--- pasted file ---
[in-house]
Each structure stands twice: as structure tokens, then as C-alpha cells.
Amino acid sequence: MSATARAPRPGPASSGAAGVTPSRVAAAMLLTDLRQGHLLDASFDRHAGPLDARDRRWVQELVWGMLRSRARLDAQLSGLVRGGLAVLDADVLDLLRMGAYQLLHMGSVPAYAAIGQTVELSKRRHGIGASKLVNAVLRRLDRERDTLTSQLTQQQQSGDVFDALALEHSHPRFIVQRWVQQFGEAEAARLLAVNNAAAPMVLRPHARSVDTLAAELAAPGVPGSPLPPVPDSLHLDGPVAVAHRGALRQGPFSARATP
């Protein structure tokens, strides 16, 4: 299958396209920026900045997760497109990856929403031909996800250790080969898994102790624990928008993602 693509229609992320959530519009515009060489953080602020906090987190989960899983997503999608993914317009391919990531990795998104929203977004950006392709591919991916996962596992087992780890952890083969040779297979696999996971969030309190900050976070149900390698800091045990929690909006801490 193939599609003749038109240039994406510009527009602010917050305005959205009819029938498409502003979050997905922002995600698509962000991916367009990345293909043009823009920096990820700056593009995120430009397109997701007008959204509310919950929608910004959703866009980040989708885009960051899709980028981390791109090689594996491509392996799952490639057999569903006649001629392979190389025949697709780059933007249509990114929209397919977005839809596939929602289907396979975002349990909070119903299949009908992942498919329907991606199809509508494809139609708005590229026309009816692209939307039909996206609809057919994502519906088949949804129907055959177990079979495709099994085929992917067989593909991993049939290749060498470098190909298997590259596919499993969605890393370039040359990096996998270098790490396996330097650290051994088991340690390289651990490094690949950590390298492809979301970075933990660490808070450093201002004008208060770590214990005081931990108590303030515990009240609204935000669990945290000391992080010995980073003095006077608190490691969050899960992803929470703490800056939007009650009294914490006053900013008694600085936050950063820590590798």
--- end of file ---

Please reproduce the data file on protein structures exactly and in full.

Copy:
[in-house]
Each structure stands twice: as structure tokens, then as C-alpha cells.
Amino acid sequence: MSATARAPRPGPASSGAAGVTPSRVAAAMLLTDLRQGHLLDASFDRHAGPLDARDRRWVQELVWGMLRSRARLDAQLSGLVRGGLAVLDADVLDLLRMGAYQLLHMGSVPAYAAIGQTVELSKRRHGIGASKLVNAVLRRLDRERDTLTSQLTQQQQSGDVFDALALEHSHPRFIVQRWVQQFGEAEAARLLAVNNAAAPMVLRPHARSVDTLAAELAAPGVPGSPLPPVPDSLHLDGPVAVAHRGALRQGPFSARATP
């Protein structure tokens, strides 16, 4: 299958396209920026900045997760497109990856929403031909996800250790080969898994102790624990928008993602 693509229609992320959530519009515009060489953080602020906090987190989960899983997503999608993914317009391919990531990795998104929203977004950006392709591919991916996962596992087992780890952890083969040779297979696999996971969030309190900050976070149900390698800091045990929690909006801490 193939599609003749038109240039994406510009527009602010917050305005959205009819029938498409502003979050997905922002995600698509962000991916367009990345293909043009823009920096990820700056593009995120430009397109997701007008959204509310919950929608910004959703866009980040989708885009960051899709980028981390791109090689594996491509392996799952490639057999569903006649001629392979190389025949697709780059933007249509990114929209397919977005839809596939929602289907396979975002349990909070119903299949009908992942498919329907991606199809509508494809139609708005590229026309009816692209939307039909996206609809057919994502519906088949949804129907055959177990079979495709099994085929992917067989593909991993049939290749060498470098190909298997590259596919499993969605890393370039040359990096996998270098790490396996330097650290051994088991340690390289651990490094690949950590390298492809979301970075933990660490808070450093201002004008208060770590214990005081931990108590303030515990009240609204935000669990945290000391992080010995980073003095006077608190490691969050899960992803929470703490800056939007009650009294914490006053900013008694600085936050950063820590590798």